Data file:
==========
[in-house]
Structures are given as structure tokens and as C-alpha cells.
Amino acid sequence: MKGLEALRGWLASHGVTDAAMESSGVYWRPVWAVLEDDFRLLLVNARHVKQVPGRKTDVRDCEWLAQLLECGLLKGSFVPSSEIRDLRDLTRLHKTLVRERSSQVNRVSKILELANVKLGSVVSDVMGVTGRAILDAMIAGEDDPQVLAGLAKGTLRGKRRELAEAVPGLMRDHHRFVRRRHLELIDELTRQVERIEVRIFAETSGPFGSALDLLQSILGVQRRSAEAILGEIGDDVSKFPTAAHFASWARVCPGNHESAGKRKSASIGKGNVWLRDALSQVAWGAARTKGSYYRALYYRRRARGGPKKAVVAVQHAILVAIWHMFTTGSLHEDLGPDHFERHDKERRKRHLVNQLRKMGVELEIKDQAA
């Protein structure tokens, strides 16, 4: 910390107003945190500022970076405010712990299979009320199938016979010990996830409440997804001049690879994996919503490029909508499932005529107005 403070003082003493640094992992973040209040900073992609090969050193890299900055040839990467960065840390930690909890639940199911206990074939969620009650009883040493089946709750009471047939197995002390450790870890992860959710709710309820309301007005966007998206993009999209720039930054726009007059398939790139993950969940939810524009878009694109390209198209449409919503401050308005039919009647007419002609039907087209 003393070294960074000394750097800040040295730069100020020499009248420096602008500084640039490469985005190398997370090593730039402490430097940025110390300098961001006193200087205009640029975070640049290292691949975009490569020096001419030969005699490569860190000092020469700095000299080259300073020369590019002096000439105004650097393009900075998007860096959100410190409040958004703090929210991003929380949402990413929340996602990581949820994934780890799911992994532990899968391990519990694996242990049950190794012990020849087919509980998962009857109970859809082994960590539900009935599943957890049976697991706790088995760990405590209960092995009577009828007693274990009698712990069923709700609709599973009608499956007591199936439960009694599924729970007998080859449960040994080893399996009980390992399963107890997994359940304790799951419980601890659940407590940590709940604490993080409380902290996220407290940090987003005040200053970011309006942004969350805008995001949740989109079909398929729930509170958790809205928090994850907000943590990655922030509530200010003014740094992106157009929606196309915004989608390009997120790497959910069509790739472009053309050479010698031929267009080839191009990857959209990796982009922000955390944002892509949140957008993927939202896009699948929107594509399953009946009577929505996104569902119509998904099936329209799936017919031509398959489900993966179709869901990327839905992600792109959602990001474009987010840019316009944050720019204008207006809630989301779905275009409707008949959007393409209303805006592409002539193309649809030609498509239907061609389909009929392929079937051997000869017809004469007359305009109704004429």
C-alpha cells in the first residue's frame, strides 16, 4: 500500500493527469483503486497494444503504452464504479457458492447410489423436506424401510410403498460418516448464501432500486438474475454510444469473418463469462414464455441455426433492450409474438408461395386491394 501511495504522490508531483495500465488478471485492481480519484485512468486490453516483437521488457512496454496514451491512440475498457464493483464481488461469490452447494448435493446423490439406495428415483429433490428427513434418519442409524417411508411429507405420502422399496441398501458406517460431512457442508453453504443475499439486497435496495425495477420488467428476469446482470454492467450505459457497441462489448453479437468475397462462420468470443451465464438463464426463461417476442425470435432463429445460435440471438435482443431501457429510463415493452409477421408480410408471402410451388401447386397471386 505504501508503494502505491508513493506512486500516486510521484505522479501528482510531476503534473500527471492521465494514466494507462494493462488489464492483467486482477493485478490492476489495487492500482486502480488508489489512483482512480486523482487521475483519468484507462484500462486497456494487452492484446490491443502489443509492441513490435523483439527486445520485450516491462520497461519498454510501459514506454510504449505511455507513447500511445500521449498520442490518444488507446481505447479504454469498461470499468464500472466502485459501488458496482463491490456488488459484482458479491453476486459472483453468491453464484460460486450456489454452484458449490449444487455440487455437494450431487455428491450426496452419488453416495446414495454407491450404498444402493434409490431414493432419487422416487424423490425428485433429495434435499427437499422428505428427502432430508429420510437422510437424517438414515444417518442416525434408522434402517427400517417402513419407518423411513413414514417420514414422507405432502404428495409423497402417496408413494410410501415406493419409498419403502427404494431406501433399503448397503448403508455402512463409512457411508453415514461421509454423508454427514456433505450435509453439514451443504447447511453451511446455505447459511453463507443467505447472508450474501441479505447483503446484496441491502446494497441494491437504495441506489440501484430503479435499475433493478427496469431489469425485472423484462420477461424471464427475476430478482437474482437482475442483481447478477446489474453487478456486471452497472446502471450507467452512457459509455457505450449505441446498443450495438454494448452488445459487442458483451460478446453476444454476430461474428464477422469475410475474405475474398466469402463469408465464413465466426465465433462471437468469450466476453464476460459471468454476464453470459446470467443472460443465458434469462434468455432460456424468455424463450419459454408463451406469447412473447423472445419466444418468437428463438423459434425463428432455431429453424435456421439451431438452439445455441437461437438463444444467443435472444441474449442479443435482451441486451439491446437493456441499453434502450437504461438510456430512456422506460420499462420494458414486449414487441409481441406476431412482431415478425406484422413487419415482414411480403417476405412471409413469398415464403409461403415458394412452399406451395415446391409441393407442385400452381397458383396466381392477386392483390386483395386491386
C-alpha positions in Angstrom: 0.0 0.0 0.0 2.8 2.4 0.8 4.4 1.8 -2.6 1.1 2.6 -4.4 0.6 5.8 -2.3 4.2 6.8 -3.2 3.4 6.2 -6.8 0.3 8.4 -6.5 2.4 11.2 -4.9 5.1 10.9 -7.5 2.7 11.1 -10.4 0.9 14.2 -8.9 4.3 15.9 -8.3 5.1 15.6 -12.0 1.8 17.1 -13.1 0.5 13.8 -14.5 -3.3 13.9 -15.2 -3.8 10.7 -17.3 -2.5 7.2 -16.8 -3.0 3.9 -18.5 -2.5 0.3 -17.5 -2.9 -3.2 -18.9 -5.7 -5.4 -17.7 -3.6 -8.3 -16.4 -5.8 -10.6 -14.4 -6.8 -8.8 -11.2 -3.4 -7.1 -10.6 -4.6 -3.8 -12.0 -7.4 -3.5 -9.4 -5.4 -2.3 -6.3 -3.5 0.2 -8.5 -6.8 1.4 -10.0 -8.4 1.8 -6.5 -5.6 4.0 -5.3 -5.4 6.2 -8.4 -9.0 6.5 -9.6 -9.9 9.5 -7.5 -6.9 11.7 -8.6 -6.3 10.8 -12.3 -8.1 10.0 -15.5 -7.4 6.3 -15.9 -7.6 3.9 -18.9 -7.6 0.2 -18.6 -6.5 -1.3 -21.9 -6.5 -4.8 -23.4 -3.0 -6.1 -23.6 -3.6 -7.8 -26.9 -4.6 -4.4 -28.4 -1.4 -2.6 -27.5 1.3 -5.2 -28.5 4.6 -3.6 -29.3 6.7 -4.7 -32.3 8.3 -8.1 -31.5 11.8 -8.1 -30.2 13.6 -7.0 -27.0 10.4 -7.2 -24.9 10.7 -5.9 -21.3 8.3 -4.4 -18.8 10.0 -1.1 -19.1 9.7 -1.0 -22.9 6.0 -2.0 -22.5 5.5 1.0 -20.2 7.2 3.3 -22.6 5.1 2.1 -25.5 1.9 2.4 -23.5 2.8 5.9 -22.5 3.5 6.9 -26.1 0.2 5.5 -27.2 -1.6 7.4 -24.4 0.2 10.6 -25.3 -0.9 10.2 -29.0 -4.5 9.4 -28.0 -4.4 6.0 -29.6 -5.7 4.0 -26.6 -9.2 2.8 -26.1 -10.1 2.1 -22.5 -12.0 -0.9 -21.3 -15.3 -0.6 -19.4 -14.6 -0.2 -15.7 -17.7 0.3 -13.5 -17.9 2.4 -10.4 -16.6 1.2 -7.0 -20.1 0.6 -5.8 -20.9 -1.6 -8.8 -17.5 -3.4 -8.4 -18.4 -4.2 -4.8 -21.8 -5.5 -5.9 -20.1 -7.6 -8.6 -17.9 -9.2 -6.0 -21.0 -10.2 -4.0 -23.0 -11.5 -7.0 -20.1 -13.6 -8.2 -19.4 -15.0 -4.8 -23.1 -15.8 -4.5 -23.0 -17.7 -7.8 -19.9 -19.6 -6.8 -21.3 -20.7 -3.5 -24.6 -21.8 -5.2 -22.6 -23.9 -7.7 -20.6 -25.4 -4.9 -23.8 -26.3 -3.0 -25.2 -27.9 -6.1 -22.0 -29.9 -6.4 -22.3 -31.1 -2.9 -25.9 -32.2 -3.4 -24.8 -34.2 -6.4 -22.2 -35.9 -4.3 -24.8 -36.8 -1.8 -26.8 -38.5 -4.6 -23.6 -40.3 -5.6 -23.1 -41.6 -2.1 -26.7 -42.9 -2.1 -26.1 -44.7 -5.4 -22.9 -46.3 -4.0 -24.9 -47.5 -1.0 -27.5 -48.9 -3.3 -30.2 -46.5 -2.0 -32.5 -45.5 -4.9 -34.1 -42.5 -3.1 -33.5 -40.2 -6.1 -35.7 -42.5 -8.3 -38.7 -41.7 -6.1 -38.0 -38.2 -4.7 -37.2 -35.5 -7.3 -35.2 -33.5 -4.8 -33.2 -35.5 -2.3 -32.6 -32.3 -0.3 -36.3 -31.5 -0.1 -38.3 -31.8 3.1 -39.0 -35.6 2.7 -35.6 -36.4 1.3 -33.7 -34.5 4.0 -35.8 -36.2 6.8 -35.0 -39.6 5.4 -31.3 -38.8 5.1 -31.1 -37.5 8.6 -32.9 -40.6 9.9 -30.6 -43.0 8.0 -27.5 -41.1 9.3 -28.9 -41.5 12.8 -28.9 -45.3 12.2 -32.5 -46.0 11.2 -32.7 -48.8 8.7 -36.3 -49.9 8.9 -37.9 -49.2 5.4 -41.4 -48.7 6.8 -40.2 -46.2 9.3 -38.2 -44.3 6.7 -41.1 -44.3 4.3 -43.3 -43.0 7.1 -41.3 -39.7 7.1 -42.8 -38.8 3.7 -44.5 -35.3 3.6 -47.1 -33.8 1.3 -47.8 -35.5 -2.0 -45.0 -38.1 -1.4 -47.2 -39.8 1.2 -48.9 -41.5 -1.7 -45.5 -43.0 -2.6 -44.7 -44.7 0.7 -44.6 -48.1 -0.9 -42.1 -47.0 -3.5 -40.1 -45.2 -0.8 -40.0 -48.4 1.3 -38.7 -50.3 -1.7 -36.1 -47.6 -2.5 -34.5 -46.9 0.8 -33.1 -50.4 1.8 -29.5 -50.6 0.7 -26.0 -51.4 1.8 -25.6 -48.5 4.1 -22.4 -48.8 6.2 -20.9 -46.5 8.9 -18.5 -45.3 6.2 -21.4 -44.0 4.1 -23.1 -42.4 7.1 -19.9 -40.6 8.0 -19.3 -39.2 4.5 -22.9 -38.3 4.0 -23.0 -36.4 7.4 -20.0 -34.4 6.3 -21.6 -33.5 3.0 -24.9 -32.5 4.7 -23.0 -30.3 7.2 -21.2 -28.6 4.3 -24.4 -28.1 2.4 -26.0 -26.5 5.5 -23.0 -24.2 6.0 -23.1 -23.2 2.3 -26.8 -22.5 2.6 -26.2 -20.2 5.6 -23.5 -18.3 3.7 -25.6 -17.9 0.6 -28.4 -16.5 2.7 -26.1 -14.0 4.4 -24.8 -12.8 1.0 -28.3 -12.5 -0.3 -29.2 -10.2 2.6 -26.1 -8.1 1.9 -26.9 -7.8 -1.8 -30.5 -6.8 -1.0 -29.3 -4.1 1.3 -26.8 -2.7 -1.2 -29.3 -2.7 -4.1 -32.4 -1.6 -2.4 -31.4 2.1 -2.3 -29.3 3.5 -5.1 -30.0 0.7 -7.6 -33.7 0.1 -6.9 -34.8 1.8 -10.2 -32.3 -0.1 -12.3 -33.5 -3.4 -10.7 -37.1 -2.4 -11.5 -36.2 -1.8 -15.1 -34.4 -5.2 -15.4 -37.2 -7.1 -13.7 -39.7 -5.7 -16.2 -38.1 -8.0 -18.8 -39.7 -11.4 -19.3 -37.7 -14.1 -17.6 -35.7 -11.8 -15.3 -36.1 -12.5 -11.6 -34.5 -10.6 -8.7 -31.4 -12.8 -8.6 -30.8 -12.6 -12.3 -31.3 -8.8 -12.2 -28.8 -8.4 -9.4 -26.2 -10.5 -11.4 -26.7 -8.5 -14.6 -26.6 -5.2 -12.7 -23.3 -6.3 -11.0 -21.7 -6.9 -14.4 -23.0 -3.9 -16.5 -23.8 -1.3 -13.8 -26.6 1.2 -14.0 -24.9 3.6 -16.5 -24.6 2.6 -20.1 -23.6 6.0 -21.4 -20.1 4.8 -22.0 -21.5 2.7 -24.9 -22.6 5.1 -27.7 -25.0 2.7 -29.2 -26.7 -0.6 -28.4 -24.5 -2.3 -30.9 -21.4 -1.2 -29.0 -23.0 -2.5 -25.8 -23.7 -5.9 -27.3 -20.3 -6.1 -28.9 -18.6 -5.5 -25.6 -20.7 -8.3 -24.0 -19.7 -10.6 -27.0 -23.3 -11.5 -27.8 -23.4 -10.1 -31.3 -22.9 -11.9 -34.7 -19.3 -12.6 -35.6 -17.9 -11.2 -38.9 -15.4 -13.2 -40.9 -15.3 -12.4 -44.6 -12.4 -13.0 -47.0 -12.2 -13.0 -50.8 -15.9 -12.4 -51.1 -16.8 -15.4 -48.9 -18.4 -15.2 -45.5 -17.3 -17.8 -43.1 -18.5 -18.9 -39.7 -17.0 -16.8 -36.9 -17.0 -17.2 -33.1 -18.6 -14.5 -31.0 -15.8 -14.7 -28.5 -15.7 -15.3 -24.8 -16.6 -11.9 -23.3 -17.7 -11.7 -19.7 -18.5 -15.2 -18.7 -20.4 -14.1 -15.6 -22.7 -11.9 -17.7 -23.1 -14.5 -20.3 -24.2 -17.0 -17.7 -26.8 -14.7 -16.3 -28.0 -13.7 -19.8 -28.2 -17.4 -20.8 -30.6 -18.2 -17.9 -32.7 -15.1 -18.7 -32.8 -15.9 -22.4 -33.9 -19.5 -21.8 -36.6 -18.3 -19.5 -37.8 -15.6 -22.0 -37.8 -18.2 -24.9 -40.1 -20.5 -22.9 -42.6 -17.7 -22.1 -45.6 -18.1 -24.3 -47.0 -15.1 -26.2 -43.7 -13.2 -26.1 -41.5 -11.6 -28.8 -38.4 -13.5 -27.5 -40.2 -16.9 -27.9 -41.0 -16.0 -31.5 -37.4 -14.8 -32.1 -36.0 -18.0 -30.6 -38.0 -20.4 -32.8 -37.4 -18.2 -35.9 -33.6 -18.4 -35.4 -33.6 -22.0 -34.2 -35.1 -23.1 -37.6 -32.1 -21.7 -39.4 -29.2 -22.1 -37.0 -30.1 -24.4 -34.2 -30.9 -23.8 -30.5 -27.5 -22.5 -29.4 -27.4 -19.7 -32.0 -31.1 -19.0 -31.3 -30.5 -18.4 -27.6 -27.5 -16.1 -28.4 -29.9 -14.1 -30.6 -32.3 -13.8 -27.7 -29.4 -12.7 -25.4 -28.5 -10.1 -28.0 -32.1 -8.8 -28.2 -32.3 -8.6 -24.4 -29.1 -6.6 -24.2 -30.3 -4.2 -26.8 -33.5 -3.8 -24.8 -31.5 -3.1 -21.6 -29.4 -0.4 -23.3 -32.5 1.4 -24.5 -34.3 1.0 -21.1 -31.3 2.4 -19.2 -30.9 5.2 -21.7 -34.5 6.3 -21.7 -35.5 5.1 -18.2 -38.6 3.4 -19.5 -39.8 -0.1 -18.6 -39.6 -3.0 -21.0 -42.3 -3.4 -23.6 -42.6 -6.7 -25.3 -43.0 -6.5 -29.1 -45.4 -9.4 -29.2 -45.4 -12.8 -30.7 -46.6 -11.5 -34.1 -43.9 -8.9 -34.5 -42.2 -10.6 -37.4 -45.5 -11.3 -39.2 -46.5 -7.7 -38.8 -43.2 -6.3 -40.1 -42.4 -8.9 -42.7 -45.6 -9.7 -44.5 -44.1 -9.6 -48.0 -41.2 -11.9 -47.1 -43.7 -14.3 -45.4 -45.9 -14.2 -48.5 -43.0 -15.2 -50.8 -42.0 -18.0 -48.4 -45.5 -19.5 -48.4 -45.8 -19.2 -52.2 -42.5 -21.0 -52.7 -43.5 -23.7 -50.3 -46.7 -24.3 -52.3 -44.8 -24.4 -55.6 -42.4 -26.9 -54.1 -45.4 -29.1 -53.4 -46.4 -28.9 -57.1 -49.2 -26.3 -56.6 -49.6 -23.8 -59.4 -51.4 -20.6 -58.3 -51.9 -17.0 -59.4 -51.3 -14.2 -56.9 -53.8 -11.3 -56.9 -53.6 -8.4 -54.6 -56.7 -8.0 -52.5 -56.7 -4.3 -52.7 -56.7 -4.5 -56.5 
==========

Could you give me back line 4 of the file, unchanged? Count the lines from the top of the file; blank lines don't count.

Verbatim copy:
């Protein structure tokens, strides 16, 4: 910390107003945190500022970076405010712990299979009320199938016979010990996830409440997804001049690879994996919503490029909508499932005529107005 403070003082003493640094992992973040209040900073992609090969050193890299900055040839990467960065840390930690909890639940199911206990074939969620009650009883040493089946709750009471047939197995002390450790870890992860959710709710309820309301007005966007998206993009999209720039930054726009007059398939790139993950969940939810524009878009694109390209198209449409919503401050308005039919009647007419002609039907087209 003393070294960074000394750097800040040295730069100020020499009248420096602008500084640039490469985005190398997370090593730039402490430097940025110390300098961001006193200087205009640029975070640049290292691949975009490569020096001419030969005699490569860190000092020469700095000299080259300073020369590019002096000439105004650097393009900075998007860096959100410190409040958004703090929210991003929380949402990413929340996602990581949820994934780890799911992994532990899968391990519990694996242990049950190794012990020849087919509980998962009857109970859809082994960590539900009935599943957890049976697991706790088995760990405590209960092995009577009828007693274990009698712990069923709700609709599973009608499956007591199936439960009694599924729970007998080859449960040994080893399996009980390992399963107890997994359940304790799951419980601890659940407590940590709940604490993080409380902290996220407290940090987003005040200053970011309006942004969350805008995001949740989109079909398929729930509170958790809205928090994850907000943590990655922030509530200010003014740094992106157009929606196309915004989608390009997120790497959910069509790739472009053309050479010698031929267009080839191009990857959209990796982009922000955390944002892509949140957008993927939202896009699948929107594509399953009946009577929505996104569902119509998904099936329209799936017919031509398959489900993966179709869901990327839905992600792109959602990001474009987010840019316009944050720019204008207006809630989301779905275009409707008949959007393409209303805006592409002539193309649809030609498509239907061609389909009929392929079937051997000869017809004469007359305009109704004429």